Dear Meeting Guru,

"How can I conduct a brainstorming session via a teleconference?"


Blessed Meeter,

Holding a brainstorming session over the phone will be more difficult than a face-to-face session because of the lack of visuals. But, if you are prepared and establish some rules for communicating before the meeting, you can still produce some terrific results.

Send all attendees tips on effective listening and communicating skills, including “ask questions,” “don’t interrupt” and “don’t change the subject.”
Send all attendees a list of participants so they may address one another by name.
Before the session starts have attendees agree to recognize a sound you make – such as a whistle or knock on a table – as the sign to stop talking and allow you to take over.
Assign a scribe to record ideas and decisions. After the session send the notes to all attendees.
Make sure attendees from all locations are involved in the discussion.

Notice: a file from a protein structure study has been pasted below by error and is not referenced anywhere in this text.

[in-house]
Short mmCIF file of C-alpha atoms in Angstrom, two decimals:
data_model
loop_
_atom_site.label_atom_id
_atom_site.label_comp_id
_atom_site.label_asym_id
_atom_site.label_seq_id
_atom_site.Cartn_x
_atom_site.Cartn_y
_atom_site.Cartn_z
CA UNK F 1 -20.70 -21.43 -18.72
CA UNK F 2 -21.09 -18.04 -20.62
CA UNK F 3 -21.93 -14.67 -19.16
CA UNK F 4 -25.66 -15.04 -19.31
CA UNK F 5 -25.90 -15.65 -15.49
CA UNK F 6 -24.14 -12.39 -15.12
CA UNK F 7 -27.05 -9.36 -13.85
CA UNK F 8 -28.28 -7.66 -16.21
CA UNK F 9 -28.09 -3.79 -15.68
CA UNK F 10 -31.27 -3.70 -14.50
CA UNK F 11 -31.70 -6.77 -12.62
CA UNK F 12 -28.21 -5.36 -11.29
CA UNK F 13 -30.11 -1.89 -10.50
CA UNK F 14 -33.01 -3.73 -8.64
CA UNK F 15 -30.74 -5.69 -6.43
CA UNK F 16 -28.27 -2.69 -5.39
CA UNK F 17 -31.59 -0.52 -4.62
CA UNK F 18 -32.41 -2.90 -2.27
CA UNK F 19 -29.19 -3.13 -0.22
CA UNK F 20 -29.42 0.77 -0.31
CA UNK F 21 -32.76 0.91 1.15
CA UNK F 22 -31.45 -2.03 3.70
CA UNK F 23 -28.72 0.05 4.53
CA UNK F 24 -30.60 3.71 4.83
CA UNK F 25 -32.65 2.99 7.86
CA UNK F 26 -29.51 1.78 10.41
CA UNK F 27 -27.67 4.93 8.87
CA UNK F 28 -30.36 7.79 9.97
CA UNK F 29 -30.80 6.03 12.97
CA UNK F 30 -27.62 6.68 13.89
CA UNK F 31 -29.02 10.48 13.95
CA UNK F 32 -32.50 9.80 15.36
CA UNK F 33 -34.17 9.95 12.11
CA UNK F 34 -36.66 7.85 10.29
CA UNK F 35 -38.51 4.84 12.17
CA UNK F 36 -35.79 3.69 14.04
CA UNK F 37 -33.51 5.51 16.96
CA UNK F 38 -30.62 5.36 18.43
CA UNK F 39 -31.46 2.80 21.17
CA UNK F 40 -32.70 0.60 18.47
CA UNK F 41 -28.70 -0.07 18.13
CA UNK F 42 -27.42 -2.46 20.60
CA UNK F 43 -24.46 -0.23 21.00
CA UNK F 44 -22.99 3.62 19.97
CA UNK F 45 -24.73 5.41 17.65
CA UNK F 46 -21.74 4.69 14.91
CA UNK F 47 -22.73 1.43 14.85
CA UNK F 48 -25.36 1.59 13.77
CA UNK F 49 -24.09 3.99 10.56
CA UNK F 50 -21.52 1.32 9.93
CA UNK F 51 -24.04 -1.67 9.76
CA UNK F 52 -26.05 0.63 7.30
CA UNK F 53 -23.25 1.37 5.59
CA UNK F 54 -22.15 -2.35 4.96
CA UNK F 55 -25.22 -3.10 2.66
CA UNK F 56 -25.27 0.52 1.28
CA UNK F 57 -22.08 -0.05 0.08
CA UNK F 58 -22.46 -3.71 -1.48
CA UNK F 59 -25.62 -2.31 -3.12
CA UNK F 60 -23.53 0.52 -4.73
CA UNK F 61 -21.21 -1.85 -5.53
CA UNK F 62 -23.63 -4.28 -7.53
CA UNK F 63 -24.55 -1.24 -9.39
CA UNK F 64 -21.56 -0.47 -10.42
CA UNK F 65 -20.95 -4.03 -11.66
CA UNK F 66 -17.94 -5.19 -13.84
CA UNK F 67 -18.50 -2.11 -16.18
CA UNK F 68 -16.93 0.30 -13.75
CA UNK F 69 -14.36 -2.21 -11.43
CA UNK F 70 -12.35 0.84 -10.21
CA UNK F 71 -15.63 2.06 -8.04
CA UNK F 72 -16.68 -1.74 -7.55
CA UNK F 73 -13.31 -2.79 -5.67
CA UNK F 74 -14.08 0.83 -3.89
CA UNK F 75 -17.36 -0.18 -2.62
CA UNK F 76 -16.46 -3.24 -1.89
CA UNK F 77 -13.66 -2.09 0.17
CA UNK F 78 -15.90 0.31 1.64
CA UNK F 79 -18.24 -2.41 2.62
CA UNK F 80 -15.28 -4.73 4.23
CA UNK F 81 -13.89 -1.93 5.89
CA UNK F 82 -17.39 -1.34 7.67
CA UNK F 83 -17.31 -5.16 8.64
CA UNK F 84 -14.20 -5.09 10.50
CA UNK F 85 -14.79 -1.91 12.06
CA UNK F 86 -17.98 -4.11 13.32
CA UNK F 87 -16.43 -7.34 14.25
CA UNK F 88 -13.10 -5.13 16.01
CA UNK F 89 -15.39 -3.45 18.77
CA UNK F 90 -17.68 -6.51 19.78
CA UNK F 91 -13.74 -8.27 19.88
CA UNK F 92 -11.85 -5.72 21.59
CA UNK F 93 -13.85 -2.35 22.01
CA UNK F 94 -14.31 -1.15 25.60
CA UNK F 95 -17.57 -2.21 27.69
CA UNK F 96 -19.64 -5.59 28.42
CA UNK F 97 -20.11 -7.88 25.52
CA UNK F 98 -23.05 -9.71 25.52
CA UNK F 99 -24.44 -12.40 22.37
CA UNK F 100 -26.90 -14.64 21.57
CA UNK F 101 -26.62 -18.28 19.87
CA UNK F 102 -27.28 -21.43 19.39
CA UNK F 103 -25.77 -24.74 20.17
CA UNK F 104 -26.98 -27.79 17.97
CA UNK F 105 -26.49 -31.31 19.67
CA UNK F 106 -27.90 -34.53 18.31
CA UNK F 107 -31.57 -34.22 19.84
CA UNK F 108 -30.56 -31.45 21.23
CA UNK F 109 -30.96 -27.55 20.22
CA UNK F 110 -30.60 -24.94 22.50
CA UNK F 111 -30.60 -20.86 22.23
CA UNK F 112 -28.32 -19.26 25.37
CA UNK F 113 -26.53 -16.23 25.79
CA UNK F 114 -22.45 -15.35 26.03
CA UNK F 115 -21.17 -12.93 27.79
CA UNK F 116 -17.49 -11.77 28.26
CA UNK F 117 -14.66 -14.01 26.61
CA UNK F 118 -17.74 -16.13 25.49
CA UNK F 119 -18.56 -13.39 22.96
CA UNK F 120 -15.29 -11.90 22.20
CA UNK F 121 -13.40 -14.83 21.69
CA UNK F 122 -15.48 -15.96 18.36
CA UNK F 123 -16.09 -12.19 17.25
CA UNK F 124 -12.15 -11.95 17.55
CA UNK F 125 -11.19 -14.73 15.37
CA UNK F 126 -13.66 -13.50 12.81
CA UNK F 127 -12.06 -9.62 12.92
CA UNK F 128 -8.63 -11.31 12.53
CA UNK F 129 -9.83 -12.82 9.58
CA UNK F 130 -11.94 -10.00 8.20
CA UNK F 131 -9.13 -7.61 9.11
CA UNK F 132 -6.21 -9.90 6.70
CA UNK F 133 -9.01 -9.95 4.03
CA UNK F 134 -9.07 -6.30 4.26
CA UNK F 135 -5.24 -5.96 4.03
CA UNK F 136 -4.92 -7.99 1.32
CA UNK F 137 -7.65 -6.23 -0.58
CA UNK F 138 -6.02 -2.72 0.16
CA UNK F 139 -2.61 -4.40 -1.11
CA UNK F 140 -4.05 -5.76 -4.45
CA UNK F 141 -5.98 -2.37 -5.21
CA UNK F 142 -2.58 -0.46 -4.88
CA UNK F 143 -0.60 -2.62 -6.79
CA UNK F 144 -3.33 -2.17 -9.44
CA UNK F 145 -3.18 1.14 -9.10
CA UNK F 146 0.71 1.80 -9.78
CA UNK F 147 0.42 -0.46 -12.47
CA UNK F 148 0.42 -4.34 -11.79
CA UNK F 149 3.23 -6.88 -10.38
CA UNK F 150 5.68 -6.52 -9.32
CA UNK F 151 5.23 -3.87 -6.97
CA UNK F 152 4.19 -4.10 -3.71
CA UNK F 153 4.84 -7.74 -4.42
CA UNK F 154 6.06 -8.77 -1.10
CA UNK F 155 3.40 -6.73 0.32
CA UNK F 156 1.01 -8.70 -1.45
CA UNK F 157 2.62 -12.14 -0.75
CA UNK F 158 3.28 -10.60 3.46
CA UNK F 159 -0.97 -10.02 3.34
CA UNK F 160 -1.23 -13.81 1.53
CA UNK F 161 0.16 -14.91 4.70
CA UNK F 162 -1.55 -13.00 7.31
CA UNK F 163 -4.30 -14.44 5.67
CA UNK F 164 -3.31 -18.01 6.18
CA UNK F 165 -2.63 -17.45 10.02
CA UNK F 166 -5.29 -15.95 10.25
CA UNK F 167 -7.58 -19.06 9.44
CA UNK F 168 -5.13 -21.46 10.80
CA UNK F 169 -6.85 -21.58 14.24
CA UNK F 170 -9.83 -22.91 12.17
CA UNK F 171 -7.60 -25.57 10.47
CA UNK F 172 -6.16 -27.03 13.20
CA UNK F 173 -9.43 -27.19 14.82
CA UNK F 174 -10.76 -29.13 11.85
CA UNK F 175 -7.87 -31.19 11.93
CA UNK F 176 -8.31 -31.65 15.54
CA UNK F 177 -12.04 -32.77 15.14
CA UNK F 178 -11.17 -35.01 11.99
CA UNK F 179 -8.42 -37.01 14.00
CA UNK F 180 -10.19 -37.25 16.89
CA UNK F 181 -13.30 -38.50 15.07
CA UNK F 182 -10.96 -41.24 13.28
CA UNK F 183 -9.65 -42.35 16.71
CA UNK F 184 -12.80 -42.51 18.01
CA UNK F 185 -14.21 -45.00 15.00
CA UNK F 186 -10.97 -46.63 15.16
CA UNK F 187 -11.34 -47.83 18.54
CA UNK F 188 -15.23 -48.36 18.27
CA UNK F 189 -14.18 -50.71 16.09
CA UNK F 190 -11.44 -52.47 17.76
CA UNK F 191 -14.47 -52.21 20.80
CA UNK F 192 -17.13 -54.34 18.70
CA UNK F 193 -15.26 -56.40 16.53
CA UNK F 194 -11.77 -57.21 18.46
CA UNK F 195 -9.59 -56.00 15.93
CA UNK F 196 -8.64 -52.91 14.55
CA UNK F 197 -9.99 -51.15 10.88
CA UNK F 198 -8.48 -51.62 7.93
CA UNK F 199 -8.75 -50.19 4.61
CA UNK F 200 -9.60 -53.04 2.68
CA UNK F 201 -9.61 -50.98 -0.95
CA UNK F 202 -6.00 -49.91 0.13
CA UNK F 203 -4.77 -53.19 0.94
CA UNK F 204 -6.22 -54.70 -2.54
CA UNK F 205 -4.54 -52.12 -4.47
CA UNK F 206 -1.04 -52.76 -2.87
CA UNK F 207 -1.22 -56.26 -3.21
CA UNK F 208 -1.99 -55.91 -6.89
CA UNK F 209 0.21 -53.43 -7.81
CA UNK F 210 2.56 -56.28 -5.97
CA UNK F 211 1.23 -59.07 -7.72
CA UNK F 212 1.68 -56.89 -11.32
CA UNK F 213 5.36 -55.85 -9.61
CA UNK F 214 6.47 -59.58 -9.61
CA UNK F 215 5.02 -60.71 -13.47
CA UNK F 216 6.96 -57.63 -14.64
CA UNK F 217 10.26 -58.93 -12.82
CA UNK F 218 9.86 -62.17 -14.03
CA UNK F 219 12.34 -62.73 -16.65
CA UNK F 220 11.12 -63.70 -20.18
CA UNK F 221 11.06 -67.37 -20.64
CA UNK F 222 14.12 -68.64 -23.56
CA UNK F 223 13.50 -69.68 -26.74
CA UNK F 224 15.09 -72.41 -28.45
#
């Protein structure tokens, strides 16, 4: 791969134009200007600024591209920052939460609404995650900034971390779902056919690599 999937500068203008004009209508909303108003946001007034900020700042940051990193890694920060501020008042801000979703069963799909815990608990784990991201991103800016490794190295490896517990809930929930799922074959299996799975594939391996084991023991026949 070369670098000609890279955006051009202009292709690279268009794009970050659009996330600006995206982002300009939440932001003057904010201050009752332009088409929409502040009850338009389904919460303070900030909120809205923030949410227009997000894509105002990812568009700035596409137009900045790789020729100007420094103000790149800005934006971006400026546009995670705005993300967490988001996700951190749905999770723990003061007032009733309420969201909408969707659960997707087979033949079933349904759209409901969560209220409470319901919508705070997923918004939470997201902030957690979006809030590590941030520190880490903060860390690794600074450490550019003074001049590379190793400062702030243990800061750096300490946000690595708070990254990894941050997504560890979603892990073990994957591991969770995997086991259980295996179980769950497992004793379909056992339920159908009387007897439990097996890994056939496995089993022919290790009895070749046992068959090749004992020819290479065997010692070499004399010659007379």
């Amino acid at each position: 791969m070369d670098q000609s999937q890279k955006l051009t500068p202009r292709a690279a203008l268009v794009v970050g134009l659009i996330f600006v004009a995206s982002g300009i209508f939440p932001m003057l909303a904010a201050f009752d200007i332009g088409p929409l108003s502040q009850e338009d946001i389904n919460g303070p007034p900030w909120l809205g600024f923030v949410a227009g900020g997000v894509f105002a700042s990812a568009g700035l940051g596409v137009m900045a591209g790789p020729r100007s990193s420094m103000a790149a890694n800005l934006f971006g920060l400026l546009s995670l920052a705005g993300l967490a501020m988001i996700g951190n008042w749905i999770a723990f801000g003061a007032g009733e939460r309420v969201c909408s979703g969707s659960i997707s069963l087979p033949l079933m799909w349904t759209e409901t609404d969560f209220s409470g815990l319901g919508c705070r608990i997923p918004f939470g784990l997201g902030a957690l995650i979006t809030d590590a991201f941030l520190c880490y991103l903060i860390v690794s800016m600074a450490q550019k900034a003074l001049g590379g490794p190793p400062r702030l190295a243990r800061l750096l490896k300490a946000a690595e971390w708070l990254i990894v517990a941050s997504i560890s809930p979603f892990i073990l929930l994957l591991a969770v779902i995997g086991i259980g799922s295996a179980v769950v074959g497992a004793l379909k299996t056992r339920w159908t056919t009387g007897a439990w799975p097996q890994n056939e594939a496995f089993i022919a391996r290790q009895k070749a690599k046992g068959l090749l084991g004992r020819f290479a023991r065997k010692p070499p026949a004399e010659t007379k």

Have all attendees choose a quiet location from which to participate. They shouldn’t meet from their desks unless they have a private office and won’t be disturbed.
Don’t allow anyone to speak for too long. Attendees will stop paying attention to rambling speakers, especially in a teleconference.
Attendees won’t see the scribe’s notes, so remind them throughout the session’s focus.
Take a few minutes halfway through the session to have the scribe read aloud the ideas and decisions recorded to that point. Attendees can then let you know if they agree with the decisions or if something’s been missed.

In conclusion, if you’re aware of the limitations involved in brainstorming over the phone, you can structure your meeting to avoid the pitfalls of meeting without visuals. For more information about effective brainstorming, read Brainstorming Techniques That Work.

As the author George Bernard Shaw once said, “The greatest problem in communication is the illusion that it has been accomplished.” In other words, no matter what tools you use for this brainstorming session, follow up afterwards to make sure everyone has the same understanding of what decisions were made.

Until next time… may good meeting karma be with you.



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